Communities’ airport plan views clash

Photo: ODT files.
Photo: ODT files.
Lakes district’s debate over airports is pitting two communities against each other.

The Frankton group Flight Plan2050 has just released to the Otago Daily Times a 77-page draft report promoting the benefits of relocating Queenstown Airport to Tarras.

But on Thursday, the group Sustainable Tarras will tell Christchurch city councillors it does not want an airport.

The Tarras proposal is being pursued by Christchurch International Airport Ltd (CIAL), majority owned by the Christchurch City Council.

It spent $45million buying 750ha of farmland for the purpose earlier this year.

Sustainable Tarras argues the airport will bring air, noise and light pollution to the district.

But the FlightPlan2050 report argues the Tarras proposal would be a "windfall" for the Queenstown Lakes District Council — the majority owner of Queenstown Airport.

It believes the Queenstown council should support CIAL’s proposal instead of pursuing its own agenda — extending noise boundaries at Frankton and developing Wanaka Airport.

"This would relieve council from the obligation and $1.1billion cost of paying for air transport infrastructure."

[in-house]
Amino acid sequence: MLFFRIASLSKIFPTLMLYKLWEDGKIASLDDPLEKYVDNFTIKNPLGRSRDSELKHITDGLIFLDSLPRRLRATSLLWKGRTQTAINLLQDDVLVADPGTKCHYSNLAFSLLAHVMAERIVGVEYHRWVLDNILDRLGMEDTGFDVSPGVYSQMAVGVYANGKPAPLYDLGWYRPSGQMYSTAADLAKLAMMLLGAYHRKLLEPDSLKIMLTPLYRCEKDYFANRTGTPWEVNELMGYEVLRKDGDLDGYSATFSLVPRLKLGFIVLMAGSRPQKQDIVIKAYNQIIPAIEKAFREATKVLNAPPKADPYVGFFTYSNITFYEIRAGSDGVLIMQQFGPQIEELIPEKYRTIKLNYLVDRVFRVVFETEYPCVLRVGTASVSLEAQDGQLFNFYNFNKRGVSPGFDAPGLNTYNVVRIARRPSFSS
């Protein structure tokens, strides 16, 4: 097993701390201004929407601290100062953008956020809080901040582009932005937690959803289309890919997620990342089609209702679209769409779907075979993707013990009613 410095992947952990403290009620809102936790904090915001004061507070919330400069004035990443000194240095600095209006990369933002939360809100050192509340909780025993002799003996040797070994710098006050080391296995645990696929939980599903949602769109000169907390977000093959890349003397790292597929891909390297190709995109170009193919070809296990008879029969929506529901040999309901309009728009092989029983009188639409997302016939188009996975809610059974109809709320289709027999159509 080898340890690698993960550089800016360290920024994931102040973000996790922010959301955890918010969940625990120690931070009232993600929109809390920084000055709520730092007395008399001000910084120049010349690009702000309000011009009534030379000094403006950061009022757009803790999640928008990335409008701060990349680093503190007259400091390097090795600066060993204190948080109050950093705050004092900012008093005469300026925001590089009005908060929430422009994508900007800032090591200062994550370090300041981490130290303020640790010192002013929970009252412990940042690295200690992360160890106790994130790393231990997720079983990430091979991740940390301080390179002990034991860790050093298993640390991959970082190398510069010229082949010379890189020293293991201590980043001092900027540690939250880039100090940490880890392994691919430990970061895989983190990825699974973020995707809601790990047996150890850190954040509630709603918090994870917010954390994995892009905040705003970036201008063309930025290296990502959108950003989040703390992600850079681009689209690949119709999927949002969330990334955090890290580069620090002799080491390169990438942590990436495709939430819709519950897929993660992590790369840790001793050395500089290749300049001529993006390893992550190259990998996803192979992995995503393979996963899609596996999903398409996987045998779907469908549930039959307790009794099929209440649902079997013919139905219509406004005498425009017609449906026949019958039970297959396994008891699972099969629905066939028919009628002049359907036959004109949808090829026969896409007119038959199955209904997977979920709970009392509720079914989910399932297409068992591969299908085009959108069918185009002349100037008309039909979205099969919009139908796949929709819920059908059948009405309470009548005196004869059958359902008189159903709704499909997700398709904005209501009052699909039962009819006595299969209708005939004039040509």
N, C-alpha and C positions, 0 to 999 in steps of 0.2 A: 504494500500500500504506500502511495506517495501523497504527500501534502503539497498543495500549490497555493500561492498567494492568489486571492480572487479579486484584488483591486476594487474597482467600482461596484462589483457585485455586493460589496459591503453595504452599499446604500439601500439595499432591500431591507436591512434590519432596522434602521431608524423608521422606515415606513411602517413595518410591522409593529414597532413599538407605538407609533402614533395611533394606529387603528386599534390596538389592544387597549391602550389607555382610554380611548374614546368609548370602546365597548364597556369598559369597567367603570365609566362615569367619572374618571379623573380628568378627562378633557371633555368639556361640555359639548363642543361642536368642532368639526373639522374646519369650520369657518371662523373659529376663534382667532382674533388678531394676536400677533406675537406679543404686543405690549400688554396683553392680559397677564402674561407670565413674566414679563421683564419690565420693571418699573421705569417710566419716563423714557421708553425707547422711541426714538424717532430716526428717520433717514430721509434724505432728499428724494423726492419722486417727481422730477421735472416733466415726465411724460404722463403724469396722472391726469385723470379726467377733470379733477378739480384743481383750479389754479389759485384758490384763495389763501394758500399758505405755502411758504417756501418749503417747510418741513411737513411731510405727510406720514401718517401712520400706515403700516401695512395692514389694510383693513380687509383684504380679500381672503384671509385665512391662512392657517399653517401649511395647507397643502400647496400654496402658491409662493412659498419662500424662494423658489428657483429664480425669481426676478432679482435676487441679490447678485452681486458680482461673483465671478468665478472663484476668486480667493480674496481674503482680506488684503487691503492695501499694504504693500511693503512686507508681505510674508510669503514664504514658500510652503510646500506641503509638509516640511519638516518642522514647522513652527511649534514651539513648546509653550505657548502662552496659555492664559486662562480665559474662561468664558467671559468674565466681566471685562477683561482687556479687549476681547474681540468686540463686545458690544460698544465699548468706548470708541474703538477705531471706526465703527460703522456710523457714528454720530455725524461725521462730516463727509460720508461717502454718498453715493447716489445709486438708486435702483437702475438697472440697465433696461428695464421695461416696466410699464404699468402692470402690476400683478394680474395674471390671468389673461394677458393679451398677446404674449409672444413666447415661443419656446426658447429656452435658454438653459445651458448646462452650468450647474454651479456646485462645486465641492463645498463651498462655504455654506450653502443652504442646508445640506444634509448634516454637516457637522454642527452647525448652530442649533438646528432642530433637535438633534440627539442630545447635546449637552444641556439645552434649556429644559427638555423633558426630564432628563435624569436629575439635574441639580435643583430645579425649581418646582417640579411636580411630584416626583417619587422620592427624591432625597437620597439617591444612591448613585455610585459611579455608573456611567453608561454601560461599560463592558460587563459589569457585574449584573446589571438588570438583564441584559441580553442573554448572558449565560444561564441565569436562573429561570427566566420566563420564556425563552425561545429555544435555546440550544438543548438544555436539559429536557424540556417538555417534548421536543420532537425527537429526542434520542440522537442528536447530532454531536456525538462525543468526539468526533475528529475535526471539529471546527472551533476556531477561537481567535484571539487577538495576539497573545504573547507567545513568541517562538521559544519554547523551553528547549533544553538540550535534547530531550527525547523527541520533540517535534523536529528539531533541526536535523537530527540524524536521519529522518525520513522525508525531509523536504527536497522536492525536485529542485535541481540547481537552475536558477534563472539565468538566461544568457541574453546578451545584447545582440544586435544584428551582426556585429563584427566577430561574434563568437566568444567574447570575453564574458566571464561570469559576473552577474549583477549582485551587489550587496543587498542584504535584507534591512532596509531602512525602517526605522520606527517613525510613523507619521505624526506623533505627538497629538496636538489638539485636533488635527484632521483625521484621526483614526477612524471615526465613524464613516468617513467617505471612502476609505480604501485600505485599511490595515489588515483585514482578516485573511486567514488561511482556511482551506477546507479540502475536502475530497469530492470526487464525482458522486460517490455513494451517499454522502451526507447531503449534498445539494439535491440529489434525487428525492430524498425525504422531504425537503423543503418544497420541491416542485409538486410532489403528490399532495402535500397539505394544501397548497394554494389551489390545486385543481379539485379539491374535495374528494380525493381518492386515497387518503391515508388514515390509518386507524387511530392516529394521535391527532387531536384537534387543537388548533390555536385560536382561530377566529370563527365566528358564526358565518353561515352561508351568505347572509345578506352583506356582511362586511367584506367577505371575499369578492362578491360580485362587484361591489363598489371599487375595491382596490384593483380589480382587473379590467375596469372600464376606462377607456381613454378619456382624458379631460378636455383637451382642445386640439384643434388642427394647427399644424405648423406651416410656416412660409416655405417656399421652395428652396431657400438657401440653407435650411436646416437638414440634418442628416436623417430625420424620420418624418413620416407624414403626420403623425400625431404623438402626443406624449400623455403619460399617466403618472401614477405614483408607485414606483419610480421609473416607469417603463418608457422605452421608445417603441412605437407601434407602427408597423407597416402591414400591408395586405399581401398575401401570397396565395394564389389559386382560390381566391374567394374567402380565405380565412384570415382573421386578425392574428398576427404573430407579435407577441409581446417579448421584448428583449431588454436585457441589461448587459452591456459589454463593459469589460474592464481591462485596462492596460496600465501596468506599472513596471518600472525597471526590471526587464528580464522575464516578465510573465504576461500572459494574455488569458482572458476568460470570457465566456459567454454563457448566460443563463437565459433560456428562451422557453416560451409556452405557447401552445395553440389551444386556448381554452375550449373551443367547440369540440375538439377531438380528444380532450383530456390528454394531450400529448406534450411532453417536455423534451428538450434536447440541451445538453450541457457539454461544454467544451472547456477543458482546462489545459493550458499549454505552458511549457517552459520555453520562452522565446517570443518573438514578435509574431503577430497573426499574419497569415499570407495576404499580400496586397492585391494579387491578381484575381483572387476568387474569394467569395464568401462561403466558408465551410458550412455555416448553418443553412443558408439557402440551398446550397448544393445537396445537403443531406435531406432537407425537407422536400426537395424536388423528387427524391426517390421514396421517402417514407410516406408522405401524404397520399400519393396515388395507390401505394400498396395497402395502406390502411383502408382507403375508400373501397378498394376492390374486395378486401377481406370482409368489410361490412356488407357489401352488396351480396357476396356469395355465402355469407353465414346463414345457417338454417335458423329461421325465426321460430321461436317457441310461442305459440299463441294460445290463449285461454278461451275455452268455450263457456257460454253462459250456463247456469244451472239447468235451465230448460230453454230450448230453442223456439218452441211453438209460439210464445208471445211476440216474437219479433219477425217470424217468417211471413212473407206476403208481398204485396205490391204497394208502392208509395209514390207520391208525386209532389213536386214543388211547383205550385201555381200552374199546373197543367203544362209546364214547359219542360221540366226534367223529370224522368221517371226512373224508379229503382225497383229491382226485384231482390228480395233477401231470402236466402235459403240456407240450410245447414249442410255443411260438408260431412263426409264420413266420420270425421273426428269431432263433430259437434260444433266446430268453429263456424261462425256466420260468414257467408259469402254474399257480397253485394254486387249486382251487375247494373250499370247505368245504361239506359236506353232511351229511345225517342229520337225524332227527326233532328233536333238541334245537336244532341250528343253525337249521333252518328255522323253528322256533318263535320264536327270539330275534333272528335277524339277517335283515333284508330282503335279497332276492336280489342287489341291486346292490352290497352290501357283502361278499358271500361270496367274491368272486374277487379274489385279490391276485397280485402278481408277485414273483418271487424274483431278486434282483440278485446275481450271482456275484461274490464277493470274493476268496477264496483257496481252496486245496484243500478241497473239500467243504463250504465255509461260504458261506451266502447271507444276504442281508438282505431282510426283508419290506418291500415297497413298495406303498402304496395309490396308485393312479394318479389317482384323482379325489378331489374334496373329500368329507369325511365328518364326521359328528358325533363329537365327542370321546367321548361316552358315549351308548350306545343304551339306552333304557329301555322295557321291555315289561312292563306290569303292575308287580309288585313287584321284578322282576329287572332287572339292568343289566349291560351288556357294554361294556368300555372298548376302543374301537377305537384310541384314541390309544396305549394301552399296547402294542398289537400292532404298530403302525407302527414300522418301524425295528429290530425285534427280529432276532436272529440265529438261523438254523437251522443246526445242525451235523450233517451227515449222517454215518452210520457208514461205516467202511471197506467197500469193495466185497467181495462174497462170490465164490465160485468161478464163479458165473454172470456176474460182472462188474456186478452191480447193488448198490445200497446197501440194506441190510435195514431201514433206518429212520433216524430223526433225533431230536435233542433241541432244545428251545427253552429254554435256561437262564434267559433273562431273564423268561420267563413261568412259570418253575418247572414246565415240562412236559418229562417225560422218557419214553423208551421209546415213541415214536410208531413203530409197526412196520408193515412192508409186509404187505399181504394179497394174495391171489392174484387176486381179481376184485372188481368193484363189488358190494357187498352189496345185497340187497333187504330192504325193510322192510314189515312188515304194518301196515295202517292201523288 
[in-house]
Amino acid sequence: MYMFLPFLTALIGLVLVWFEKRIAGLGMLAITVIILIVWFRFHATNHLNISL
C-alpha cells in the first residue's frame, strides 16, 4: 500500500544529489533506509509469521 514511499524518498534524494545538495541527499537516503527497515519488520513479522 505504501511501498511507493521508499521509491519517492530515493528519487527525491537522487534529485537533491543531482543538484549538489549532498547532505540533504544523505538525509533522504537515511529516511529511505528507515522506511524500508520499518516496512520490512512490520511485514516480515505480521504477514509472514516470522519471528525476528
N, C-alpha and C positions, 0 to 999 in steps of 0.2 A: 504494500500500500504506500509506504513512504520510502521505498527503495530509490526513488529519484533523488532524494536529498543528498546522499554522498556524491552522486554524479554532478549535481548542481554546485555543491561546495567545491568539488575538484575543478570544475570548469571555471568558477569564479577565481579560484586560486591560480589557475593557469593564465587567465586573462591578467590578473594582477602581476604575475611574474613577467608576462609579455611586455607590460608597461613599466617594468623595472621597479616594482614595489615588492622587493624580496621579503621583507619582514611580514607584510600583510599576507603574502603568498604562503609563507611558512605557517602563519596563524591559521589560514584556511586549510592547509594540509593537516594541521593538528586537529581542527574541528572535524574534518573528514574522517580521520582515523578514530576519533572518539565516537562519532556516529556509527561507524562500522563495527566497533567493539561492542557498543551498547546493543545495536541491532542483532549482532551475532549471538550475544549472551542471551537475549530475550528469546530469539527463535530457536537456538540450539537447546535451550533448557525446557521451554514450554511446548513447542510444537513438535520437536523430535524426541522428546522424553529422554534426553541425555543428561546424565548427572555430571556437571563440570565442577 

But it speculates the Queenstown council and its Queenstown Airport Corporation will "ignore" the CIAL proposal and then "aggressively compete head on to protect their patch".

The report begins by saying three international airports within 70km of each other "would be nuts".

"Even two international airports so close together would make no sense.

"A single airport sufficient to service all the region’s communities from one central location would be the best solution."

And it made "no sense" for the Queenstown council to "insist on paying for any infrastructure that someone else has offered to provide", the report said.

It concluded by saying airport development in the region was an issue of national importance, needing co-ordination, but there was no national airport infrastructure plan or planning body as there was with the road network.

"This gives us no confidence that the various stakeholders will develop the best infrastructure framework for the region and the nation’s greater good.

"Central government should lead and direct this process."

The report details the aeronautical and airline advantages of a single airport at Tarras, and lays out the social and economic advantages to Queenstown ratepayers and businesses.

It does not contain a section on the advantages to, or effects on, Tarras.

FlightPlan2050’s full report will be published in June.


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